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Properly Considering Tax Issues before Selling Your Business to Avoid Corporate Liability


When it comes to potential corporate liability, nothing is quite as risky as selling your company while ignoring tax issues. It is crucial that business sellers never agree on any aspect of a sales agreement until they are advised by an attorney that works in corporate liability and business transactions who can advise them on various tax questions and issues.

Below, we discuss these issues in greater depth:

Business Classification

How your business is classified (i.e. is it a C corporation, limited liability corporation, partnership, S corporation, or sole proprietorship) will determine how much flexibility you have in negotiating the sale of your business and whether issues involving “double taxation” arise at the corporate and shareholder levels. For example, flexibility is limited if you conduct your business through a C corporation.

Tax-Free/Deferred Basis

While most sales of businesses are confused as taxable transactions, it may be possible to complete the transaction on a “tax-free/deferred” basis if you exchange C or S corporation stock for the corporate stock of a buyer (assuming that all other tax-free provisions of the Internal Revenue Code have been met).

Are You Selling An Asset Or Stock?

One of the initial determinations you will need to make is whether you are selling an asset or stock. This is because buyers tend to favor purchasing assets because these sales result in future tax deductions and fewer unknown seller liabilities. Conversely, sellers tend to favor selling stock, as that allows for long-term capital gain tax treatment on the sale.

Regardless, it is important to note that one type of sale (stock) may be required over another (asset) when it comes to C or S corporations in some circumstances, as an asset sale is subject to a double-tax at the corporate and shareholder levels, and sellers are often required to provide extensive representations and warranties to buyers and indemnify a buyer for liabilities that are not expressly assumed.

Purchase Price Allocation

It is also important that a seller and buyer reach agreement as to the allocations of the total purchase price to the specific assets acquired early on. Determining purchase price allocation is affected by whether you operate your business on an accrual or cash basis, as well as how your assets are separated into separate categories, such as accounts receivable, cash, equipment, inventory, intellectual property, intangibles, real property, etc.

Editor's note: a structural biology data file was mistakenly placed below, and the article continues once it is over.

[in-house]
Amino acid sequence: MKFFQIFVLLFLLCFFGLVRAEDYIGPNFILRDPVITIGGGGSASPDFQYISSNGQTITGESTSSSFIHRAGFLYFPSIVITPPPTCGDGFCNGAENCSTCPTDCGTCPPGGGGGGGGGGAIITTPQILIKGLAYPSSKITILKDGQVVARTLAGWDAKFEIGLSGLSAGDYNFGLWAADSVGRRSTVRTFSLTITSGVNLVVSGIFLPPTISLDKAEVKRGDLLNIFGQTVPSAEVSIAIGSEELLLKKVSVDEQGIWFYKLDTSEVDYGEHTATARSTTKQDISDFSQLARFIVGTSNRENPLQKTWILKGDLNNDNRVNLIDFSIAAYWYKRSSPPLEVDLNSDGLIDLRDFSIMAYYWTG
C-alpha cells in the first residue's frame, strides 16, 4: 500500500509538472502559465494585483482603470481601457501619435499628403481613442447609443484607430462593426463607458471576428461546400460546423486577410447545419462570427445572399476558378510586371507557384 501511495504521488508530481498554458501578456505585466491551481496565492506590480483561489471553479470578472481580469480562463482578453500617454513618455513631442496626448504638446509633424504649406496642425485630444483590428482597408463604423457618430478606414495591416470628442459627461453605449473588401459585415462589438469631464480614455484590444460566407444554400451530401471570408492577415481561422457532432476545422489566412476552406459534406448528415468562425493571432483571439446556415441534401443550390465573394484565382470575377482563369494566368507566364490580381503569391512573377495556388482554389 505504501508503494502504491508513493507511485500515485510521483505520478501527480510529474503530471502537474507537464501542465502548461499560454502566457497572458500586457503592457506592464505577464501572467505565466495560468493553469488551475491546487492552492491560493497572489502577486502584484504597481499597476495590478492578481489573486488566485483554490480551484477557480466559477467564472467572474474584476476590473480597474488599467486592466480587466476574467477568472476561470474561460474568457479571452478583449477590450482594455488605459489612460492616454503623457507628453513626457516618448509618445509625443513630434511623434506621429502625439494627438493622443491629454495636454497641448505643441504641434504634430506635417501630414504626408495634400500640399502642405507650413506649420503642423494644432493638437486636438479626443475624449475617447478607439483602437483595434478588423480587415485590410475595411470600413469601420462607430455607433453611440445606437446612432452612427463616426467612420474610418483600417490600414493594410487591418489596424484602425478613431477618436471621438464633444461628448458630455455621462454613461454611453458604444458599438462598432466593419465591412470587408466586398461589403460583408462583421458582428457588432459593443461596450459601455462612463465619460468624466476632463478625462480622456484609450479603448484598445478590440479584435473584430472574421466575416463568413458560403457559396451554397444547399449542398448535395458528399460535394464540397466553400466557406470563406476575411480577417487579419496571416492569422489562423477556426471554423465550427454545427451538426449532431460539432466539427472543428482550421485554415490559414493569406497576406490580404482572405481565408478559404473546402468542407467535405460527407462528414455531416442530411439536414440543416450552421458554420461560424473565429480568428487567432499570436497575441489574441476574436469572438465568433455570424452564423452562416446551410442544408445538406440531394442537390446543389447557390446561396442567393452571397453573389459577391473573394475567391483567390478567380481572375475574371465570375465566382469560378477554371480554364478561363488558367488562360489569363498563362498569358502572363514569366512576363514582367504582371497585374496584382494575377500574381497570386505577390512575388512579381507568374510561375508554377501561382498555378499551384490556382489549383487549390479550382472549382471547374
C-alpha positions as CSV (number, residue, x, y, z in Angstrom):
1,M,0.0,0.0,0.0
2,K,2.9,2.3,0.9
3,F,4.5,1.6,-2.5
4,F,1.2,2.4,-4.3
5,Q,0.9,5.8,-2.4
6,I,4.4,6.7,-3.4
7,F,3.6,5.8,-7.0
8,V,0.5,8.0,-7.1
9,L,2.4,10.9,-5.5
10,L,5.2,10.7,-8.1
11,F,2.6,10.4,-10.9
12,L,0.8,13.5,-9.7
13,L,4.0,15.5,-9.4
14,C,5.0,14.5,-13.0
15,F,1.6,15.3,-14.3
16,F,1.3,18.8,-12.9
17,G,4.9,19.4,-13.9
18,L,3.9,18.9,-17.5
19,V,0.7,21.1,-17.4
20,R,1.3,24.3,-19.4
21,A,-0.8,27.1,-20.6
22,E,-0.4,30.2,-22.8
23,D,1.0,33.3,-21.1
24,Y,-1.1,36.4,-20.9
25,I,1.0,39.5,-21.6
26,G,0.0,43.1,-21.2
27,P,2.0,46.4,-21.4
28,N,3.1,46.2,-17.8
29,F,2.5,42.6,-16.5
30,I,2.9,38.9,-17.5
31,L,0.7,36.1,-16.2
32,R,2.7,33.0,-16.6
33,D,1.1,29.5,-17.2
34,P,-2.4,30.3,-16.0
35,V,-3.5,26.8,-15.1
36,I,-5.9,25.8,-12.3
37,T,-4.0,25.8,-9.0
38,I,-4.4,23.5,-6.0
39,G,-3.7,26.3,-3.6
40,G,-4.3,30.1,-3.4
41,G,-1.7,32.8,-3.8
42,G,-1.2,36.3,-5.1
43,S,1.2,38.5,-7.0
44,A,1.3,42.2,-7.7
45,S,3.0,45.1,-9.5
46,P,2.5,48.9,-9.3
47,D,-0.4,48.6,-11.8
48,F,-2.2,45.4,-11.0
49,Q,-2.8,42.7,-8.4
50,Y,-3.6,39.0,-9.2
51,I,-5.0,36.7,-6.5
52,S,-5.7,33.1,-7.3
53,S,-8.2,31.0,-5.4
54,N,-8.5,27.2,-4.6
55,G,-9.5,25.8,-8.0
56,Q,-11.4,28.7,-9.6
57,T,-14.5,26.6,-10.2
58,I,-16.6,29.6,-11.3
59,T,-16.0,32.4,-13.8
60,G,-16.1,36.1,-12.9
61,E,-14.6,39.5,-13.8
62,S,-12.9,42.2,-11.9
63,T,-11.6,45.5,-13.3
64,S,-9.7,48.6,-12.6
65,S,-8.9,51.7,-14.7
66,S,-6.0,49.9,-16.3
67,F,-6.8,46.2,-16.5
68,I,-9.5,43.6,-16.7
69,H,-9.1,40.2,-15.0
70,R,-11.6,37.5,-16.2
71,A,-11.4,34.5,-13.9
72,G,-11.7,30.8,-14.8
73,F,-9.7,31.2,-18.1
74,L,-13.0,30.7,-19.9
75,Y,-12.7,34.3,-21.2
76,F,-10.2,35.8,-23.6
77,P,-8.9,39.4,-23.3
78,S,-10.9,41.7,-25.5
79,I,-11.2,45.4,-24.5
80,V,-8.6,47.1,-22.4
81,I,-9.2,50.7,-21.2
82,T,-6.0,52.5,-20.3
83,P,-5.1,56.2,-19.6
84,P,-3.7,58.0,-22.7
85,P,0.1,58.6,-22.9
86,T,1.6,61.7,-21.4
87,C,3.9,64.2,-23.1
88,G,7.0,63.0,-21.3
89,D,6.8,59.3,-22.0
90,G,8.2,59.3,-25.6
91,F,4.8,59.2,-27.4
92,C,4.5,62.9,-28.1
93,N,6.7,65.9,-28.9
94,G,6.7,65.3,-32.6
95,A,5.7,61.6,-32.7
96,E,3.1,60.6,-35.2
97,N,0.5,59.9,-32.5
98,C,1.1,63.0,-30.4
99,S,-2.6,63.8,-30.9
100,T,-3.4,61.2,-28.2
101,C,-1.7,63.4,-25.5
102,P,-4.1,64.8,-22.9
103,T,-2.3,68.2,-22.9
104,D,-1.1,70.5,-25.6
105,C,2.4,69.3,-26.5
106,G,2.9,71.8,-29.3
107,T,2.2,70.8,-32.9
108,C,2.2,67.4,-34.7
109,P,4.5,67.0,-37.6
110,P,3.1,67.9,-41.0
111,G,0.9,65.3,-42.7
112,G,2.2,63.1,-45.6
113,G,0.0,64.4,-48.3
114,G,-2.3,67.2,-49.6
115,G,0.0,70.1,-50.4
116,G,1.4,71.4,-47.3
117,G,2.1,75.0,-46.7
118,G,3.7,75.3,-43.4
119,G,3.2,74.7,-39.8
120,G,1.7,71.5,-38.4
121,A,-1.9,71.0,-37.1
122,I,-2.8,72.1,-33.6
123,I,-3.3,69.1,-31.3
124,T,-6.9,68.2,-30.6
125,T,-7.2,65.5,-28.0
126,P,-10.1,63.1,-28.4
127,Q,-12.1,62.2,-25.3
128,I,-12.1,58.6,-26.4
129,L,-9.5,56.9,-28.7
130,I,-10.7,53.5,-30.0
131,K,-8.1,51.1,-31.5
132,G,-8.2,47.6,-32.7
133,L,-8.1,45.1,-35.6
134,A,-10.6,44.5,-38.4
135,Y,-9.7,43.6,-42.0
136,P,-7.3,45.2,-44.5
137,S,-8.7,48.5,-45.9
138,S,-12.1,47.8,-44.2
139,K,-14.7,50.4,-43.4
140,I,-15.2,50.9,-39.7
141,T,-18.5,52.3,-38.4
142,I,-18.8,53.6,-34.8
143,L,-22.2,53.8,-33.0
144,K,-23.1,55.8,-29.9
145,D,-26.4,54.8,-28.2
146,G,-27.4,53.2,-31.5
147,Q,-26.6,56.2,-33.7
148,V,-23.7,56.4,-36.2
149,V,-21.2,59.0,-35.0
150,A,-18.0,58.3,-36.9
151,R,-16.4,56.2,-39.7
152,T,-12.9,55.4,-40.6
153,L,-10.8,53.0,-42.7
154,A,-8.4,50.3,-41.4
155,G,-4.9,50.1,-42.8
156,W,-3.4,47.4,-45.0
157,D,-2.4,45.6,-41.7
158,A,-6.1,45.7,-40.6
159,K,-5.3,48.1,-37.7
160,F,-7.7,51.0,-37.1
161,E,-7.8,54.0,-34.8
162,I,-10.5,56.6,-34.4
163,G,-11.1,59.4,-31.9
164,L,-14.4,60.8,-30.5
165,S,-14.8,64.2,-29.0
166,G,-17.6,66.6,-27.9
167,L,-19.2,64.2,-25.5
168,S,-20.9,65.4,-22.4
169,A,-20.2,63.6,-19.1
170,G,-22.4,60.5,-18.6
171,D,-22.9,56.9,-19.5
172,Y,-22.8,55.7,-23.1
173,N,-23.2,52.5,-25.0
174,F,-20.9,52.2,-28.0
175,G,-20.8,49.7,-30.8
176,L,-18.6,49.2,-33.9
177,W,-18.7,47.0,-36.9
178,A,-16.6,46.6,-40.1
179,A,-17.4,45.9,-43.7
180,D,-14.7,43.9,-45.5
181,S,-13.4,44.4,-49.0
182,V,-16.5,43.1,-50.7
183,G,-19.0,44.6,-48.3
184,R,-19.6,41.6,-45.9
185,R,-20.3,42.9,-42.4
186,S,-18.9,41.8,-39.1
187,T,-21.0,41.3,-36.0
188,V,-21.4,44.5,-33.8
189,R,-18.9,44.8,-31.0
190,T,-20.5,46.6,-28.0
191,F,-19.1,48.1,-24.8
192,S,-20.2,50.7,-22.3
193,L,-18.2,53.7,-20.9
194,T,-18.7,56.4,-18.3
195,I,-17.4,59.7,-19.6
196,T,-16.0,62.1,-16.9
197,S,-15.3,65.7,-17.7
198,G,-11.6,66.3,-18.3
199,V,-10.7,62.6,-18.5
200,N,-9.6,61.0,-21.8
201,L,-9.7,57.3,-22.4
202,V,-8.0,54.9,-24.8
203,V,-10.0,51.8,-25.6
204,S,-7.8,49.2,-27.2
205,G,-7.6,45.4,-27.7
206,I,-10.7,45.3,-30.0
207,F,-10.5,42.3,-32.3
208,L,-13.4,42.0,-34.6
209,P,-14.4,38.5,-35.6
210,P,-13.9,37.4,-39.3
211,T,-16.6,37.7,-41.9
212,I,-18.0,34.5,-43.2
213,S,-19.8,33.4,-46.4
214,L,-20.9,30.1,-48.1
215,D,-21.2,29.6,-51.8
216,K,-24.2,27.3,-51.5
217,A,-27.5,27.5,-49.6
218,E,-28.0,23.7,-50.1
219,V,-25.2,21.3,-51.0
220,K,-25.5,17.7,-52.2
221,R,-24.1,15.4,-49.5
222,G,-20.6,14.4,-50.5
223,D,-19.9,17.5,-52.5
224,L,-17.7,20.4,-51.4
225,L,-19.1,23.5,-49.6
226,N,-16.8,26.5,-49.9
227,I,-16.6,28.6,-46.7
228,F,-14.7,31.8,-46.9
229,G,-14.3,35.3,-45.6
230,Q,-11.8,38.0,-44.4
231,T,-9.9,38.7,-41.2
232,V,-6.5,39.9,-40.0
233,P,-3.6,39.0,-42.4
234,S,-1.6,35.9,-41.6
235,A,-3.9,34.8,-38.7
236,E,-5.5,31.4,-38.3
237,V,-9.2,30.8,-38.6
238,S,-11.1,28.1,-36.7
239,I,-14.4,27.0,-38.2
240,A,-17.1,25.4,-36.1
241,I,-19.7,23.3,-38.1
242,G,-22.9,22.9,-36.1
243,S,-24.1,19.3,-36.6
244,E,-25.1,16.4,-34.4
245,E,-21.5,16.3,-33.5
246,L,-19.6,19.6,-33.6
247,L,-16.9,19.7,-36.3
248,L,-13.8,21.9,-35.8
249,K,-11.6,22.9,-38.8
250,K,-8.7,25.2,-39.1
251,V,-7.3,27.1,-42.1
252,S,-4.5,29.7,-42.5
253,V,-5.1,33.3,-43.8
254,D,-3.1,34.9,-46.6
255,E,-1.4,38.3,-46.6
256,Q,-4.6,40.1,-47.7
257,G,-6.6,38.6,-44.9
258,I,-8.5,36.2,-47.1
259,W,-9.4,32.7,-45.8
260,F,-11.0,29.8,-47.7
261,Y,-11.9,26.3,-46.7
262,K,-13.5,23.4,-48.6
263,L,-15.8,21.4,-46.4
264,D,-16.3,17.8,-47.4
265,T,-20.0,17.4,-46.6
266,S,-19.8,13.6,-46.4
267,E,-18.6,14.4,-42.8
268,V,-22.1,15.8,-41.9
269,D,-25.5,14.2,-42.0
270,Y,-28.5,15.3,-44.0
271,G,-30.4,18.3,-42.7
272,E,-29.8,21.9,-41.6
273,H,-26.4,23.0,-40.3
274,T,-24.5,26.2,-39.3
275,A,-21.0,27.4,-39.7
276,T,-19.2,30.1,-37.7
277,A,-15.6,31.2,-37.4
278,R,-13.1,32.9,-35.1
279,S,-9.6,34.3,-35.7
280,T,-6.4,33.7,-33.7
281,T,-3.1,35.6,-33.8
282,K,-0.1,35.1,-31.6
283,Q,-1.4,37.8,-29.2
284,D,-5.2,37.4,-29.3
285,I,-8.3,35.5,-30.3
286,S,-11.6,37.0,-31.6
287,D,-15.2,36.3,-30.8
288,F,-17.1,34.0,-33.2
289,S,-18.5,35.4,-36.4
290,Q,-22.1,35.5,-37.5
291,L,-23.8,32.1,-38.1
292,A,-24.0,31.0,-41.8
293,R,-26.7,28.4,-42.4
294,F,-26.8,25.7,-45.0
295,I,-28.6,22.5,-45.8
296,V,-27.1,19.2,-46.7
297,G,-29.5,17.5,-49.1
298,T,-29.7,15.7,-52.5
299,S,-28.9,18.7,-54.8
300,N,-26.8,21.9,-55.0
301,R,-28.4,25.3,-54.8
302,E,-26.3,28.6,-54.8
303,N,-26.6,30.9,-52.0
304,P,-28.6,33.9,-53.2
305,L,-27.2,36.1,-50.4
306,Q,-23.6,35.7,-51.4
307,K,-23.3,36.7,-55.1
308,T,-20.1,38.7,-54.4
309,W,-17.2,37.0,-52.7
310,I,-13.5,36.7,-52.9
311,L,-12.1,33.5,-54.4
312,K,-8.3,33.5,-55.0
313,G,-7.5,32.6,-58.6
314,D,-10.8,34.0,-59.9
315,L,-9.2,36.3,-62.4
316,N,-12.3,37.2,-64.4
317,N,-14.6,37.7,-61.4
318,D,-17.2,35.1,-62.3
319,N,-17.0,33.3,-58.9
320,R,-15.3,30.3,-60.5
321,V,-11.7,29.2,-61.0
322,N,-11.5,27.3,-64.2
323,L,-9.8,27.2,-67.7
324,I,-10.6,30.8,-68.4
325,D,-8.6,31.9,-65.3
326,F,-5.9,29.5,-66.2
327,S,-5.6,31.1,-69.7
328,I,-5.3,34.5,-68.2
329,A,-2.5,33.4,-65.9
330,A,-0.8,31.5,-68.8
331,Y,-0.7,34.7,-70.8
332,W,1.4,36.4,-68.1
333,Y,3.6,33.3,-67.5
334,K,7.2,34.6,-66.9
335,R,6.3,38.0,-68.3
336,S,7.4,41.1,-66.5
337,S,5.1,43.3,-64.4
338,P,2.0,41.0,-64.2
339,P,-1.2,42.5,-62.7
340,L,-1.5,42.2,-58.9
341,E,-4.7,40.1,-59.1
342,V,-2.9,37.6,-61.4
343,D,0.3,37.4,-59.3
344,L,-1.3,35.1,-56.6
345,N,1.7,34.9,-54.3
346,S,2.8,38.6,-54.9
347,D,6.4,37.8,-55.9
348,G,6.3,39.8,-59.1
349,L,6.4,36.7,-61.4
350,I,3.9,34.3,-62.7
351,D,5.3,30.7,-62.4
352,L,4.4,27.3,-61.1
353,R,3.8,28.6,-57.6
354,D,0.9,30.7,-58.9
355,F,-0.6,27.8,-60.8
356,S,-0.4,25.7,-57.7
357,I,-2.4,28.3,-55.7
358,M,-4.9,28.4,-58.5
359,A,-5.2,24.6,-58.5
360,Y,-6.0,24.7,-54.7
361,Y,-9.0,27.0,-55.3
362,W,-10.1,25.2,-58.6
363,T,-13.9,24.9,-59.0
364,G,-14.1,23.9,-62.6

Earn-Outs or Contingent Payments

If buyer and seller cannot agree on a purchase price, they always have the “earn-out” sales structures or contingent payment arrangements available as options, where the buyer pays the seller an upfront amount and then additional earns-out or contingent payments in the future when certain conditions are met.

Sales & Use Taxes

State sales and use taxes must also be considered in any transaction. While stock transactions are not typically subject to sales, use, or transfer taxes, some states do impose a stamp tax on the transfer of any stock. With asset sales, careful analysis to determine whether sales or use taxes might apply must first be conducted.

Don’t Forget Estate Planning

If your goal in selling your business is to provide for future generations, this absolutely needs to be taken into account before the sale is finalized. Selling your company and then trying to move after-tax proceeds from the sale to family members can become complicated. 

Experienced Texas Corporate Liability Attorneys

If you are preparing to sell your business, ensure that you work with experienced corporate counsel. Contact the Texas corporate liability attorneys of Colvin, Saenz, Rodriguez & Kennamer, L.L.P. today to find out how we can be of help.



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